Although there are common trends and solutions to provide to farmers across the globe, when zooming into a specific location, the situation’s complexity quickly becomes evident, and solutions need to be locally relevant. The ClimBeR Initiatives theory of change recognizes that different types of farms need different solutions. If solutions are not tailored, they may not work, or even worse, could lead to maladaptation where farmers are worse off than they would be without the intervention.


ClimBeR collaborates with scientists at the International Livestock Research Institute to better understand what is going on at local, landscape, and national levels by analyzing available household interviews across the globe to provide this information.


There are mammoth efforts underway to improve the data resources available that describe smallholder agriculture, livelihoods and responses to climate change and other risks, operated in partnerships between the World Bank, UN Agencies, and National Governmental Statistics Offices around the world. (You can read about one World Bank-led initiative here.) There are also oceans of data collected during projects led by NGOs and research-for-development organizations such as the CGIAR. Unfortunately, most of this project data is never released publicly and is used only for evaluation and internal learning. Scientists, policymakers and funders could use this wasted resource to improve the lives of small-scale farmers.


Bringing the information together in one tool


The Rural Household Multi-Indicator Survey (RHoMIS) demonstrates how to fix this problem. It is a system for building farm-household surveys, calculating indicators for rapid reporting and learning, and then compiling the survey data into a globally harmonized resource.


Over 30 organizations in 36 countries have used the toolkit. Over 50,000 farmers have been interviewed, thus building up a resource of global interest at a very low additional cost because these surveys would have happened anyway. But if it were not for RHoMIS, the surveys would have all been different, incomparable and would not have been made publicly available in a single harmonized database.

Recognizing this, the Climate Resilience initiative and ILRI have developed a user-friendly dashboard interface to explore RHoMIS data.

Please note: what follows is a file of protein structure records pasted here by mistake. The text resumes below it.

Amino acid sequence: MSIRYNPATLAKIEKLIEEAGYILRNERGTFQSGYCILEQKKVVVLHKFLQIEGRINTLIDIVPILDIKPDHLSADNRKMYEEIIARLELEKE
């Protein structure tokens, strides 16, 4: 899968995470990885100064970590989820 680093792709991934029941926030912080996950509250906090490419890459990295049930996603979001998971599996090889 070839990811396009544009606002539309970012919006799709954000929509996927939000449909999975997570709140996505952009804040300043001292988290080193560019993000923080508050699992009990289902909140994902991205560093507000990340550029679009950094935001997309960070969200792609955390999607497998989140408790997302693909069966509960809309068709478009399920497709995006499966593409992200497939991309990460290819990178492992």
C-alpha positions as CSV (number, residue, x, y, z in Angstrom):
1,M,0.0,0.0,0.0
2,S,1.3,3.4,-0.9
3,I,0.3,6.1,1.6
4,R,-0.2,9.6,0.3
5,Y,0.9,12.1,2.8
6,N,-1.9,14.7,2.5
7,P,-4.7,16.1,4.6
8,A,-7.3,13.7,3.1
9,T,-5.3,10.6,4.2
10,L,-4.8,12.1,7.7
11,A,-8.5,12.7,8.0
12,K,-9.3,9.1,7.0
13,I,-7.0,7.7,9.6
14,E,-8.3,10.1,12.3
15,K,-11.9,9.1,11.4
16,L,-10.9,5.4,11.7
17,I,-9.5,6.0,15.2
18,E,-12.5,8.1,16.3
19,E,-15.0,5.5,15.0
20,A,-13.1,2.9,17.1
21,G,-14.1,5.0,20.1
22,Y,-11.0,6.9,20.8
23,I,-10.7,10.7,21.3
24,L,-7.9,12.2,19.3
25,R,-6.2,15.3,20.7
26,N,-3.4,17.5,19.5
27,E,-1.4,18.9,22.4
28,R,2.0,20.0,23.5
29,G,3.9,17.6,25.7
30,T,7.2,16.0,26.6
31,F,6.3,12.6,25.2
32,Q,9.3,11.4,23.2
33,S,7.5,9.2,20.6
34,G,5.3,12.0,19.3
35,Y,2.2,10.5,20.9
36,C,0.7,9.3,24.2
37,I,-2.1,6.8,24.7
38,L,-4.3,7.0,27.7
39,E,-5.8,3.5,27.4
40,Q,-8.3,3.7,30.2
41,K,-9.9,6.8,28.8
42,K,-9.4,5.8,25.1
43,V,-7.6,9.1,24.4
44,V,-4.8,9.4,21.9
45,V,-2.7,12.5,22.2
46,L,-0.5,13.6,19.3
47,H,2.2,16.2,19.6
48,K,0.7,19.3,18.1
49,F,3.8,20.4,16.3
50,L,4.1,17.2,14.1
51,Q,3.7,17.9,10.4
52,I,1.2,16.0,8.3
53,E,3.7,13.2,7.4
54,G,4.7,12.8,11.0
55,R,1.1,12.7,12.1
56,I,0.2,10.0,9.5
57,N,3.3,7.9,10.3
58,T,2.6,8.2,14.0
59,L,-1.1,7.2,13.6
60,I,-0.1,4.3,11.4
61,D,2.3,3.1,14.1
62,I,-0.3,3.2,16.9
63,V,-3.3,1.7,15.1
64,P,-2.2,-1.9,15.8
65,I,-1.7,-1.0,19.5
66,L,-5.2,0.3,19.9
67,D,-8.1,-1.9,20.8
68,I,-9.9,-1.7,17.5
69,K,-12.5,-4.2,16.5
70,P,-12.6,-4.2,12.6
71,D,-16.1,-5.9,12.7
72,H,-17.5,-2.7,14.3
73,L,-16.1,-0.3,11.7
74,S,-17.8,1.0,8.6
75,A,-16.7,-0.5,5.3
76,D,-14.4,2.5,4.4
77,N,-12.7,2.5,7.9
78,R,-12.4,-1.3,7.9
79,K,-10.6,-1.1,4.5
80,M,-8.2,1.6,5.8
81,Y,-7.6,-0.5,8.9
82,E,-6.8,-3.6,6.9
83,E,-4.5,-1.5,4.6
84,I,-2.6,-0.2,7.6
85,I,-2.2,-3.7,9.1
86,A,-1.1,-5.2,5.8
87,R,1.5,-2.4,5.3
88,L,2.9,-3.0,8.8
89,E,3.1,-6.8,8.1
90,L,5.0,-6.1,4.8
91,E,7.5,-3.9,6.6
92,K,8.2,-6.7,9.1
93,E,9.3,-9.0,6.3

This dashboard allows exploration of all the descriptive information about what farming activities are carried out, the sources of income, and the welfare of the farmers themselves – including food security and gender equity concerns. The dashboard also allows users to create their own “segmentation.” Segmentation means splitting a population into sub-groups – for example, according to their wealth, farming activities, or climate vulnerability. This information provides the basis for prioritizing specific support measures or interventions and targeting certain groups of people to receive those measures. For example, farmers may be segmented by food security outcomes, and those who are particularly food insecure may be supported to establish vegetable gardens or small-scale livestock keeping. Or perhaps farmers who are relatively better off may be provided with financial services and business development opportunities to build their farms into productive businesses.


The dashboard is at an early stage of development and is used to explore the wide variety of livelihoods and farm strategies within the ClimBeR focus countries. In combination with other data sources relating to climate change projections, observed weather in recent years, population projections, movement, and conflict, information from the dashboard is now used to create briefs on the diversity of farmer livelihoods, strategies, and vulnerabilities. The briefs include implications for designing efficient and effective support measures to enhance mitigation, adaptation and resilience.


With food demand increasing, small-scale family farmers who currently produce most of the food in lower- and middle-income countries will need to increase production to keep up with demand. This information provided by the RHoMIS Dashboard will be key to identifying interventions that work for specific types of farmers individually to achieve the United Nations’ Sustainable Development Goals.



Evan Girvetz (Alliance of Bioversity International & CIAT); Principal Scientist Finance and Investments, De-risk Co-lead Climate Resilience Initiative

Jim Hammond (ILRI); Senior Scientist, Farming Systems Analysis, Sustainable livestock systems

Mark Van Wijk (ILRI); Senior Scientist, Systems Modeling, Sustainable livestock systems

Romain Frelat, Independent Consultant